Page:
The government has pledged a £1.8 billion cash injection for the NHS with part of the money going towards harnessing the potential of new technologies such as genomics, though experts have warned this is not enough. 

Downing Street announced the funding for more beds, equipment and additional wards last night, with a list of 20 hospital projects to benefit from a £850 million funding package to upgrade outdated facilities and equipment.

Prime Minister Boris Johnson also confirmed a £1 billion boost to NHS capital spending to tackle urgent infrastructure projects, taking the total up to £1.8 billion.

Chancellor Sajid Javid said: “This £1.8 billion for frontline services will not just go towards better equipment and technology, but important upgrades of hospitals across the country.”

However it is not clear how much of the funding will be spent on digital.

In a piece for The Sun on Sunday, health secretary Matt Hancock, suggested the funding would be used to “harness” the potential new technologies like genomics.

“I want to see everyone get the best care in the world in the NHS, with the best modern treatments and technology, and the right number of properly rewarded staff,” he wrote.

Two digital programmes were included in the list of funding commitments:

  • South Yorkshire and Bassetlaw Integrated Care System – £57.5 million for primary Care investment across South Yorkshire and Bassetlaw
  • Leeds Teaching Hospitals NHS Trust – £12 million to provide a single Laboratory Information Management System across West Yorkshire and Harrogate, covering all pathology disciplines

The funding is in addition to the long-term spending increase announced last year worth £20.5billion by the end of 2023 – an average increase of 3.4% each year.

NHS chief executive Simon Stevens said: “This is a significant start to the much needed capital investment so that our nurses, doctors and other NHS staff will be able to care for their patients in modern facilities with state of the art equipment.

“The concrete steps being set out this week will mean investment flows directly to frontline services, providing new clinics and wards. As they come online, as part of our NHS Long Term Plan, patients will benefit from reduced waits for treatment and wider upgrades to the quality of care the health service is able to offer.”

Shadow health secretary Jonathon Ashworth said the announcement fell “significantly short” of what’s needed.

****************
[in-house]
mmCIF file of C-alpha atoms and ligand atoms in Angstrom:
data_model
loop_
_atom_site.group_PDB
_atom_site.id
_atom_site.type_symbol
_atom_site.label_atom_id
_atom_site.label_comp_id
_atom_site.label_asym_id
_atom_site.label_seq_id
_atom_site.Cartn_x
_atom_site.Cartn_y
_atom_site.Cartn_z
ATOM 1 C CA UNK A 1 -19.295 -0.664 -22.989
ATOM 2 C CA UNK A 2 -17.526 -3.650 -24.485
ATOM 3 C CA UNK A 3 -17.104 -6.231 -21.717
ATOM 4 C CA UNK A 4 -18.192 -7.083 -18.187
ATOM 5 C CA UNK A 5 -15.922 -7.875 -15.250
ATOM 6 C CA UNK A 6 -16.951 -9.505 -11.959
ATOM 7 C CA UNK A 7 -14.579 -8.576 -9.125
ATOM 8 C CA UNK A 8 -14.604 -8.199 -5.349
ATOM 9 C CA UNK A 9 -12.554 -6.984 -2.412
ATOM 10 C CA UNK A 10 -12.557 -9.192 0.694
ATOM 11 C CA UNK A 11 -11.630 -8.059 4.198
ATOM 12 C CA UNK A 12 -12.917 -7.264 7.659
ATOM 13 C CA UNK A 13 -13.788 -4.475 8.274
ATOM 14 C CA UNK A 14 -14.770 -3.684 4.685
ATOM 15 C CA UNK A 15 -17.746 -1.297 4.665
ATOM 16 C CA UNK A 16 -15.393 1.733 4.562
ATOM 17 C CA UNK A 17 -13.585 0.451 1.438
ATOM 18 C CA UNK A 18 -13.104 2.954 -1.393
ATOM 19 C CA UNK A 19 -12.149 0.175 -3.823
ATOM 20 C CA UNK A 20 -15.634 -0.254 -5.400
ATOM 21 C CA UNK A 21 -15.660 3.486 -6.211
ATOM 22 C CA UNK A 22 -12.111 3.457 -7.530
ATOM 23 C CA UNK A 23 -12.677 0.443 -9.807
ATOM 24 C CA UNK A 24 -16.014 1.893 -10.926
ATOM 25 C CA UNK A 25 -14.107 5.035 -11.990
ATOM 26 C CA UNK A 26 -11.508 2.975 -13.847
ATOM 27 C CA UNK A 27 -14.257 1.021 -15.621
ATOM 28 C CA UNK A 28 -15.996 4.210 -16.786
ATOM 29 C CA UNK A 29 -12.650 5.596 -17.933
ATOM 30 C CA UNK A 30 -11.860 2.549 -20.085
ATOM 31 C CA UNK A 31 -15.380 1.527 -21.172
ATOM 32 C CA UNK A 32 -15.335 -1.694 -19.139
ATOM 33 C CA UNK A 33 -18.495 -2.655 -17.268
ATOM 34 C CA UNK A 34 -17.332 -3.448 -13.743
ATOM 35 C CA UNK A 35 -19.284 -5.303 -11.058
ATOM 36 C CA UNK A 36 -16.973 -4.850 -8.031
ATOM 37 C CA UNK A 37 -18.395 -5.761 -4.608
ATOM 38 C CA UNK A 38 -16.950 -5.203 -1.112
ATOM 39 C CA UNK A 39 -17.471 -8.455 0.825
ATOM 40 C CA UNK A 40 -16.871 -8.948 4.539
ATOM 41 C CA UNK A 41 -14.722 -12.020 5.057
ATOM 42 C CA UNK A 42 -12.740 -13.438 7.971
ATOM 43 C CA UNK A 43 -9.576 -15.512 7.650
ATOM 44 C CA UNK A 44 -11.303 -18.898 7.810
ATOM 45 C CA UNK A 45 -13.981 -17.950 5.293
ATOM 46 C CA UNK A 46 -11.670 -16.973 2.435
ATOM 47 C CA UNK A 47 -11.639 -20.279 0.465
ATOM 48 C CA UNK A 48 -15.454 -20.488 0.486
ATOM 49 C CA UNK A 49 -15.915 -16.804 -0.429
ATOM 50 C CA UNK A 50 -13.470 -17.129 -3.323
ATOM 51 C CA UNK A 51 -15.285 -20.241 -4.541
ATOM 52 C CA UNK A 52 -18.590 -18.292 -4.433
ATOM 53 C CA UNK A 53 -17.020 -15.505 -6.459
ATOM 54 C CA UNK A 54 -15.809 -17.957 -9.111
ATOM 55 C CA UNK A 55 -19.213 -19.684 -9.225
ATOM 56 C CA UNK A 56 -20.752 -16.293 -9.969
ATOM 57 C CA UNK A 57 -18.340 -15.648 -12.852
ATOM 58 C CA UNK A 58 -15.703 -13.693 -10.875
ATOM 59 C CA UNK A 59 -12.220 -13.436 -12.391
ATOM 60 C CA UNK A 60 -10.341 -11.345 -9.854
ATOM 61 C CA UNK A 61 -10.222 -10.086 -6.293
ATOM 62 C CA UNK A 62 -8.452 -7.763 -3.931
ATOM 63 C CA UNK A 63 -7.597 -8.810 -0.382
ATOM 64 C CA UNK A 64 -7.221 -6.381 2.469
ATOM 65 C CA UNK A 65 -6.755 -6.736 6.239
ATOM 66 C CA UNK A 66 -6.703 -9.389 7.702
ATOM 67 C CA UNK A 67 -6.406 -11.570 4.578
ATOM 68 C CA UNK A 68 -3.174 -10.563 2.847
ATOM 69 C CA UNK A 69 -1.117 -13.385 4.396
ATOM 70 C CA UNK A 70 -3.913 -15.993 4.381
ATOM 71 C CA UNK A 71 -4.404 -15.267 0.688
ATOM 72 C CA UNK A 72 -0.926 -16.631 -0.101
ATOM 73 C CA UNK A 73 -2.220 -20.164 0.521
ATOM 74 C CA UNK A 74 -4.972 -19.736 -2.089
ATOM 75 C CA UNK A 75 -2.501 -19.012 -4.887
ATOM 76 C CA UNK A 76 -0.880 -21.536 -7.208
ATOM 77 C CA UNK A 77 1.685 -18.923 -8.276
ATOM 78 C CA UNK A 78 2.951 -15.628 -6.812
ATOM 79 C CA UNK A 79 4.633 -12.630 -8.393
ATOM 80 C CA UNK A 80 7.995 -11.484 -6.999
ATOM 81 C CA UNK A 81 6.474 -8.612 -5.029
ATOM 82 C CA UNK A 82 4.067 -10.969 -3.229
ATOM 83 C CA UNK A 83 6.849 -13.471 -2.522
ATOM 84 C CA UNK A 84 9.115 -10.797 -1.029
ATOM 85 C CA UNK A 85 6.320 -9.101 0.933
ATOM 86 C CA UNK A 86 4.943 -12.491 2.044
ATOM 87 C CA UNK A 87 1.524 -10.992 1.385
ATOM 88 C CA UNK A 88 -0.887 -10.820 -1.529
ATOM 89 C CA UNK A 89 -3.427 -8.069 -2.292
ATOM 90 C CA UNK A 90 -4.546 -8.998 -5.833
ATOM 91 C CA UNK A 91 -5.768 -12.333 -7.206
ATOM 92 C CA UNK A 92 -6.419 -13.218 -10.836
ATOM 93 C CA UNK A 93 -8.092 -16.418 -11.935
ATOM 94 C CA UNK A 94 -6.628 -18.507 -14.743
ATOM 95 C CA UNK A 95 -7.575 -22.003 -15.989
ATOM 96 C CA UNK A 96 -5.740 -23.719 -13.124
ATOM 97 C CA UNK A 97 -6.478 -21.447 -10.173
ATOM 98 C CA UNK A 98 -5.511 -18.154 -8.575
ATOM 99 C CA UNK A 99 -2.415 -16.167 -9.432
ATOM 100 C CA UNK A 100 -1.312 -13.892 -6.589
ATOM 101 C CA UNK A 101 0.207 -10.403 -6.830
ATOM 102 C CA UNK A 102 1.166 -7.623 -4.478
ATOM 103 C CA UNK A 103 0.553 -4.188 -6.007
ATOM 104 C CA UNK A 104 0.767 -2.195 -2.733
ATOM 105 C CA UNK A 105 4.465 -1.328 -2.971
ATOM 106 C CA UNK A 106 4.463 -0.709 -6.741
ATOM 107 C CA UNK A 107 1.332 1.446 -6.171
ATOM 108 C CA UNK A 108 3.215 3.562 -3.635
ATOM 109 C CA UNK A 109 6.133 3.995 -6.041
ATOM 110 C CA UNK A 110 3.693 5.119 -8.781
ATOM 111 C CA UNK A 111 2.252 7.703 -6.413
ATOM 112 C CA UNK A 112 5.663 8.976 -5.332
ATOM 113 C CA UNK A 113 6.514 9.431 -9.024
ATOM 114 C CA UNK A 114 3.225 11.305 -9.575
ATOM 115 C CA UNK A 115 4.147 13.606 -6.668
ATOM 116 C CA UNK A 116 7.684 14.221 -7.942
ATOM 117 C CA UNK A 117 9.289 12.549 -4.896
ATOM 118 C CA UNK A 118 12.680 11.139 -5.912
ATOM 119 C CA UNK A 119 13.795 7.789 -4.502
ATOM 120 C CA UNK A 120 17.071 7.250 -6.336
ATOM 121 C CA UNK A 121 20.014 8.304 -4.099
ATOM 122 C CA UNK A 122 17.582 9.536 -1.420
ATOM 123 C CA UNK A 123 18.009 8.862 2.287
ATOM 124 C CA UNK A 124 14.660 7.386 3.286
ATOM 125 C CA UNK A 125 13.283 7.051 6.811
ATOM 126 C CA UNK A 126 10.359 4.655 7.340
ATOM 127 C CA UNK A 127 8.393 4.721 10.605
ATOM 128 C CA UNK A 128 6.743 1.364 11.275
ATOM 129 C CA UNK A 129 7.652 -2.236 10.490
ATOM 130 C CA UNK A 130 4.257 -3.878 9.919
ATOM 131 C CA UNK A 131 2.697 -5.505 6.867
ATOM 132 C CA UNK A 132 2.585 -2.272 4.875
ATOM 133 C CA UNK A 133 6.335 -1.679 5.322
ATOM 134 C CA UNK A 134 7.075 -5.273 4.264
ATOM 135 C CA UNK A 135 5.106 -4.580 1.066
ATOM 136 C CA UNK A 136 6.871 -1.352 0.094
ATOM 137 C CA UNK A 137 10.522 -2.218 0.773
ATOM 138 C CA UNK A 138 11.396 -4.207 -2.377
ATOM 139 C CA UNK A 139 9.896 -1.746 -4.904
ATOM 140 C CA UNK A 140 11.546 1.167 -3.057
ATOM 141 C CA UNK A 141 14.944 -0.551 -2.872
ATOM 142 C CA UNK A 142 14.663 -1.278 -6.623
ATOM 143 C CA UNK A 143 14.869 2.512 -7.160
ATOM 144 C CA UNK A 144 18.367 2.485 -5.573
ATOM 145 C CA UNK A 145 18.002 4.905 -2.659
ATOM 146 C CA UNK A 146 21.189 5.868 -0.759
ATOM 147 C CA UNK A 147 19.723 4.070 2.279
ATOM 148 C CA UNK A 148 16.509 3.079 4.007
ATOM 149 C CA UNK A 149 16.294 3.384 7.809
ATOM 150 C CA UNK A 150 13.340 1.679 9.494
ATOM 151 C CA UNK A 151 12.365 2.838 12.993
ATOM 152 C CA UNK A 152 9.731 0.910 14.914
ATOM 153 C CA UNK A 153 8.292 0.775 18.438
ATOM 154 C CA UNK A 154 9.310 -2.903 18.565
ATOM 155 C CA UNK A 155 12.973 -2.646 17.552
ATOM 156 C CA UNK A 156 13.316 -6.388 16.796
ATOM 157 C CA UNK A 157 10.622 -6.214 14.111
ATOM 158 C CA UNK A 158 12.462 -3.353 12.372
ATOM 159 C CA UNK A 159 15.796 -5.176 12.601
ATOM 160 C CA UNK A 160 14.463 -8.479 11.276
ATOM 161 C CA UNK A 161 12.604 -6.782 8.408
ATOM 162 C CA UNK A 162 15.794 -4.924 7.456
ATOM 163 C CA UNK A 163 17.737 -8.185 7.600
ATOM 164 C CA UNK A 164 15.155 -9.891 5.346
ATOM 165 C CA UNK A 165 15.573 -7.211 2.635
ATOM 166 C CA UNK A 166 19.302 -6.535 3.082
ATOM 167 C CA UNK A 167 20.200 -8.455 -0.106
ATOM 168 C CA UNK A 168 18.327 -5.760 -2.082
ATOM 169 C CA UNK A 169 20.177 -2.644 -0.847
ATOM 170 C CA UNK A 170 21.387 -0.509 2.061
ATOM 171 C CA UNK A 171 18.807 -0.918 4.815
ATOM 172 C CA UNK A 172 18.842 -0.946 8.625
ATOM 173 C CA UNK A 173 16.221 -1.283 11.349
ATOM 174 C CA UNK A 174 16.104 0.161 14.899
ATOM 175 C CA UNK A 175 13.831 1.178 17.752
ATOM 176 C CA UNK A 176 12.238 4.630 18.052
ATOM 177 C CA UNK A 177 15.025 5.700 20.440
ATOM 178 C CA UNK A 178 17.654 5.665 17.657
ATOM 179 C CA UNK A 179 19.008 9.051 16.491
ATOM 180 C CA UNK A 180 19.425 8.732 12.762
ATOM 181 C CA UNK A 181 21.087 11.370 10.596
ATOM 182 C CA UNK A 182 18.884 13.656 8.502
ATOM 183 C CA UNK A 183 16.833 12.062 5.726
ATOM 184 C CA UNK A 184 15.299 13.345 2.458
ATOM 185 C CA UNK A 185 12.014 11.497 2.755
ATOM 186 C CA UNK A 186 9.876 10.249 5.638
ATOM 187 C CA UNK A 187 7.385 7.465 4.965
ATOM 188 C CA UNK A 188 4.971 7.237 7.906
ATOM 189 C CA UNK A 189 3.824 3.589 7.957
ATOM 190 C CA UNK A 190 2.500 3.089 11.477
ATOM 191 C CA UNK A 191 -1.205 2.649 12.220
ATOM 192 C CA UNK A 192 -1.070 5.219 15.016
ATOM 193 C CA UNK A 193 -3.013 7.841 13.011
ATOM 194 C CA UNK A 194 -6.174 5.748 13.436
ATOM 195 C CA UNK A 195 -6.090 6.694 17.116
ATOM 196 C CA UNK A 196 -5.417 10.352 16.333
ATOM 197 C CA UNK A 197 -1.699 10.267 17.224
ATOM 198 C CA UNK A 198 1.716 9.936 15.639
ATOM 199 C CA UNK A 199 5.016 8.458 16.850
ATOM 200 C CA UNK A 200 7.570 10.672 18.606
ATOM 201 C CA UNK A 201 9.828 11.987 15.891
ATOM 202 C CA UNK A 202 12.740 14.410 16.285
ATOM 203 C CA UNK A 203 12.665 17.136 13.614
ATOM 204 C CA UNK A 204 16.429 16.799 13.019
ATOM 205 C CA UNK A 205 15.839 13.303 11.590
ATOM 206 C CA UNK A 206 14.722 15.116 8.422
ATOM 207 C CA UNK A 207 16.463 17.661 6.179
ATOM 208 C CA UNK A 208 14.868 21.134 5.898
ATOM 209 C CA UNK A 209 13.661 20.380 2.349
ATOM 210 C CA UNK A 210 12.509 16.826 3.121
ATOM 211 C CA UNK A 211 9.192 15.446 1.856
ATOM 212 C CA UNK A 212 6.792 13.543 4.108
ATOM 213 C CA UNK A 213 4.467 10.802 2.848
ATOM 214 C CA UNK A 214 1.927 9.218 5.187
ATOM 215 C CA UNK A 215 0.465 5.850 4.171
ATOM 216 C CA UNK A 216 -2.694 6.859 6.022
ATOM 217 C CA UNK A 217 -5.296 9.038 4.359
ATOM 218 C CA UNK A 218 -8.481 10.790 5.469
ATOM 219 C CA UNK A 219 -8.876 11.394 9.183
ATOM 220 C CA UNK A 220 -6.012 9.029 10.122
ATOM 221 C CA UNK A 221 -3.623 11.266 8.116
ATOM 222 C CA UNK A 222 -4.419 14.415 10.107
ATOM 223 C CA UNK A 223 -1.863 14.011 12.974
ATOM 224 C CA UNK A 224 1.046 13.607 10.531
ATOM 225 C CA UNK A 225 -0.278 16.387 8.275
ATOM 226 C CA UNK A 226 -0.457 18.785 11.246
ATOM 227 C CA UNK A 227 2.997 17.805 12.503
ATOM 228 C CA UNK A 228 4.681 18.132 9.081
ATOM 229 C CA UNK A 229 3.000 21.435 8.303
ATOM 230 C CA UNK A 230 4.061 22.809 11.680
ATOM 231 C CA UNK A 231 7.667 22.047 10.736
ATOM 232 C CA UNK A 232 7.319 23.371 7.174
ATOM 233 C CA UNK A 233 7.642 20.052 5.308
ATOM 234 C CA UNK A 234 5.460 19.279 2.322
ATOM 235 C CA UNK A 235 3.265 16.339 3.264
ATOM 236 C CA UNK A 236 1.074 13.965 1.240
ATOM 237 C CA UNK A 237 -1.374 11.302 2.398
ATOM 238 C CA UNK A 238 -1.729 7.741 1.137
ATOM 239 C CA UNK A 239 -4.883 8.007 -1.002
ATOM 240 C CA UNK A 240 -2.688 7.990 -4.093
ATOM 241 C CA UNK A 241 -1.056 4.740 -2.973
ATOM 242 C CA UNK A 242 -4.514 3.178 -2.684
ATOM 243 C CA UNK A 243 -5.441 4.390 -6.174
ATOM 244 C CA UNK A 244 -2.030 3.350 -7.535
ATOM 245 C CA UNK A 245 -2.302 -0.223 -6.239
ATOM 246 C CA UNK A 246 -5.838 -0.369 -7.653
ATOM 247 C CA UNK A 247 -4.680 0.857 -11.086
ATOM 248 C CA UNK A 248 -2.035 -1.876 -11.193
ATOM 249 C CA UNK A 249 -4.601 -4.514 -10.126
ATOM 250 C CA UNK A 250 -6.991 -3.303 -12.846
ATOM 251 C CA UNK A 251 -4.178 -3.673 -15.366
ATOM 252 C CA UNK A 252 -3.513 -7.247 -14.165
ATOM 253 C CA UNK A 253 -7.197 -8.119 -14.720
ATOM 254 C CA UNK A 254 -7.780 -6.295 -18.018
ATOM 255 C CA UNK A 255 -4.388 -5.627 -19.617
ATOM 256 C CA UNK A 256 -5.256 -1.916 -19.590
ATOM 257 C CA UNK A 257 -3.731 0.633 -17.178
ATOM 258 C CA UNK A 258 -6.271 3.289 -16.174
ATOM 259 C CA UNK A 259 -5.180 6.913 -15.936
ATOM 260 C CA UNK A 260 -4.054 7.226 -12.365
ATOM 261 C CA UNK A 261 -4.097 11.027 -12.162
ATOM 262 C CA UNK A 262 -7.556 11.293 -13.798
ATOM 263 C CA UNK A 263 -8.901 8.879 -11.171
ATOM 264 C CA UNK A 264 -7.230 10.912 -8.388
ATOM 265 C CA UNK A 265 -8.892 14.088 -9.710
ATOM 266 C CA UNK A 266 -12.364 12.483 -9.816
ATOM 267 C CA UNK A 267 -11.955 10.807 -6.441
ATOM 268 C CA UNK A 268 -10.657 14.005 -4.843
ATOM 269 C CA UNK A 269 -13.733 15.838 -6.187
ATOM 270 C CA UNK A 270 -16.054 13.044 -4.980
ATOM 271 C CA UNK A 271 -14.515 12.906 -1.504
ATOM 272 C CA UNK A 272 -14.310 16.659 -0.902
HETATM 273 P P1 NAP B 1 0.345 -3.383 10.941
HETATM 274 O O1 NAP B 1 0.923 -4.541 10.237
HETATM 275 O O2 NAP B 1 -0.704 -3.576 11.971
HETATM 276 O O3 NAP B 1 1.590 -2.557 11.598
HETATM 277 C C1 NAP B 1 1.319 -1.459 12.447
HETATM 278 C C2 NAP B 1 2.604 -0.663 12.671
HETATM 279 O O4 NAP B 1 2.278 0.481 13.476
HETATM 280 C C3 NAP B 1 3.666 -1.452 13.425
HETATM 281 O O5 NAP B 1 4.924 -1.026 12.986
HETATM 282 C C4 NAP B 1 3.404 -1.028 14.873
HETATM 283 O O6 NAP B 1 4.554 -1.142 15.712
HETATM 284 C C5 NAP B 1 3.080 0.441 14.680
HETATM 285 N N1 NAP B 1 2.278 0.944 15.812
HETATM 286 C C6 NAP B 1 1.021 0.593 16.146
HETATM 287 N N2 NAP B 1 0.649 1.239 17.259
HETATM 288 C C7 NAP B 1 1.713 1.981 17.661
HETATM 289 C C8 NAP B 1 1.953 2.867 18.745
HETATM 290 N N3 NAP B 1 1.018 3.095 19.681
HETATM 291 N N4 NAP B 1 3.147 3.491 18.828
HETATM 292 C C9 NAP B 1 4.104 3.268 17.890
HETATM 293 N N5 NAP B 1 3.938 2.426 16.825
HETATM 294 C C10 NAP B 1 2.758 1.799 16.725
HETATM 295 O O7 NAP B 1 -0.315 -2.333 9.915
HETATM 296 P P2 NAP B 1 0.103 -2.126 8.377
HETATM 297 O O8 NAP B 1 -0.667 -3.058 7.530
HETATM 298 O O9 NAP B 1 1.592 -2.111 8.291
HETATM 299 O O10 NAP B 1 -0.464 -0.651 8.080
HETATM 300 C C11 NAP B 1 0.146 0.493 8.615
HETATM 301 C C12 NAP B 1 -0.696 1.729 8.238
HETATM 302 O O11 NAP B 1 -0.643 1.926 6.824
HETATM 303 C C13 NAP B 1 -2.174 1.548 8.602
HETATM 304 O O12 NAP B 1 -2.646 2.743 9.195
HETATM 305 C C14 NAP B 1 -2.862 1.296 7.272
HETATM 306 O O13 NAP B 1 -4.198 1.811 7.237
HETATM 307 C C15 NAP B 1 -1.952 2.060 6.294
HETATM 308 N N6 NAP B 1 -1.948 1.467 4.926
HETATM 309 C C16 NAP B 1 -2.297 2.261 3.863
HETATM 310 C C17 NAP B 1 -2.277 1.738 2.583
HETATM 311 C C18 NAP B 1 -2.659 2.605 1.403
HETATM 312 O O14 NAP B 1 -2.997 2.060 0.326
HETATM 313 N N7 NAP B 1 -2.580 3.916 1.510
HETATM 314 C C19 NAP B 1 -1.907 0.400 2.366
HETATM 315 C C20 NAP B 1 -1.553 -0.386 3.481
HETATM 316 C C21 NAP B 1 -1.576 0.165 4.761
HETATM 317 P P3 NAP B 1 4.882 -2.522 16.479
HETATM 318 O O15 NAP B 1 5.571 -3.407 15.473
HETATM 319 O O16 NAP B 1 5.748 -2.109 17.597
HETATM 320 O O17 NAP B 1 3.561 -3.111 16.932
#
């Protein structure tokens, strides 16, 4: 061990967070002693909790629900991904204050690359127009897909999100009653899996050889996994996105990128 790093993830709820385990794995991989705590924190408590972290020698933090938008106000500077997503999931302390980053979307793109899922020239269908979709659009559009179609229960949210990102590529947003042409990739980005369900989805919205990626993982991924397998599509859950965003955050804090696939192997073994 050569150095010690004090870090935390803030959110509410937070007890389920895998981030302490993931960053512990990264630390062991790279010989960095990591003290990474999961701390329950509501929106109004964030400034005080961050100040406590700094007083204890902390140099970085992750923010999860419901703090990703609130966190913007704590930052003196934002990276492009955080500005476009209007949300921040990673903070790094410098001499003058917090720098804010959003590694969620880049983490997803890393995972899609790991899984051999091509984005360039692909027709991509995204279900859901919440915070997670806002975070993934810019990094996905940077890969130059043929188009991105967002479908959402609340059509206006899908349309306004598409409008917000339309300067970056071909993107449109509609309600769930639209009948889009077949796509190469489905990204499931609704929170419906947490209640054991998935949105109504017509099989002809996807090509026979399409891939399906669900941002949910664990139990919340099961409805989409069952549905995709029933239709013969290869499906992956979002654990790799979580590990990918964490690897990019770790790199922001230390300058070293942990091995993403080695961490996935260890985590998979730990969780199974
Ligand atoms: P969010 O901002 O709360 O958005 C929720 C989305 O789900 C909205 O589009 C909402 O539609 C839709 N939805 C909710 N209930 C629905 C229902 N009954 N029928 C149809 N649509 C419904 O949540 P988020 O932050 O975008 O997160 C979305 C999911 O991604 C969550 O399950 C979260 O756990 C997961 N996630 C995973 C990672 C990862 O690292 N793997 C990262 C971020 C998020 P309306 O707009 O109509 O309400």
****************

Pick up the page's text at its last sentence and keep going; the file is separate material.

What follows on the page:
“Tory ministers have cut over £4 billion from NHS investment budgets with continued smash and grab raids, resulting in crumbling hospitals, faulty equipment, sub-standard mental health facilities and the cancellation of cancer diagnosis appointments,” he said.

Health experts have welcomed the funding, but said more is needed to address the “woefully inadequate” spend on digital technology in the NHS.

Richard Murray, chief executive of the King’s Fund, added: “A significant amount of work is needed to bring NHS buildings and equipment up to scratch after years of capital budgets being raided to cover day-to-day running costs.

“The new funding announced today is a welcome first step, but a longer term investment programme is needed to tackle the £6bn NHS maintenance backlog, upgrade GP surgeries that are no longer fit-for-purpose, and modernise the NHS so it can take advantage of new technology.”

While Ben Gershlick, senior economist at the Health Foundation, said the process through which the 20 hospital projects were selected was “opaque” and will only “scratch the surface” of underinvestment in digital.

“Decisions about what upgrades to prioritise need to be informed by a clear and transparent assessment of where improvements are most urgently needed to benefit patient care,” he said.

“Given the scale of underinvestment in NHS buildings, equipment and technology in recent years, this level of funding will only scratch the surface and will not close the gap in health care capital spending between England and comparable countries.

“Even after this additional money, there remains a major risk to the quality of patient care posed by deteriorating facilities, out of date infrastructure and a shortage of equipment.

“Any new funding for buildings, equipment and technology will help, but allocating money late in the year and changing budgets multiple times is not an effective way to plan investment.”

Danny Mortimer, deputy chief executive of the NHS Confederation and chief executive of NHS Employers, added: “This money is desperately needed to modernise services and working environments and improve the quality and efficiency of patient care.

“Spending on NHS buildings, equipment and digital technology is half the OECD [Organisation for Economic Co-operation and Development] average and woefully inadequate. There is a huge logjam of cases for investment in the NHS and there are many old buildings that cannot be adapted to deliver modern patient care.”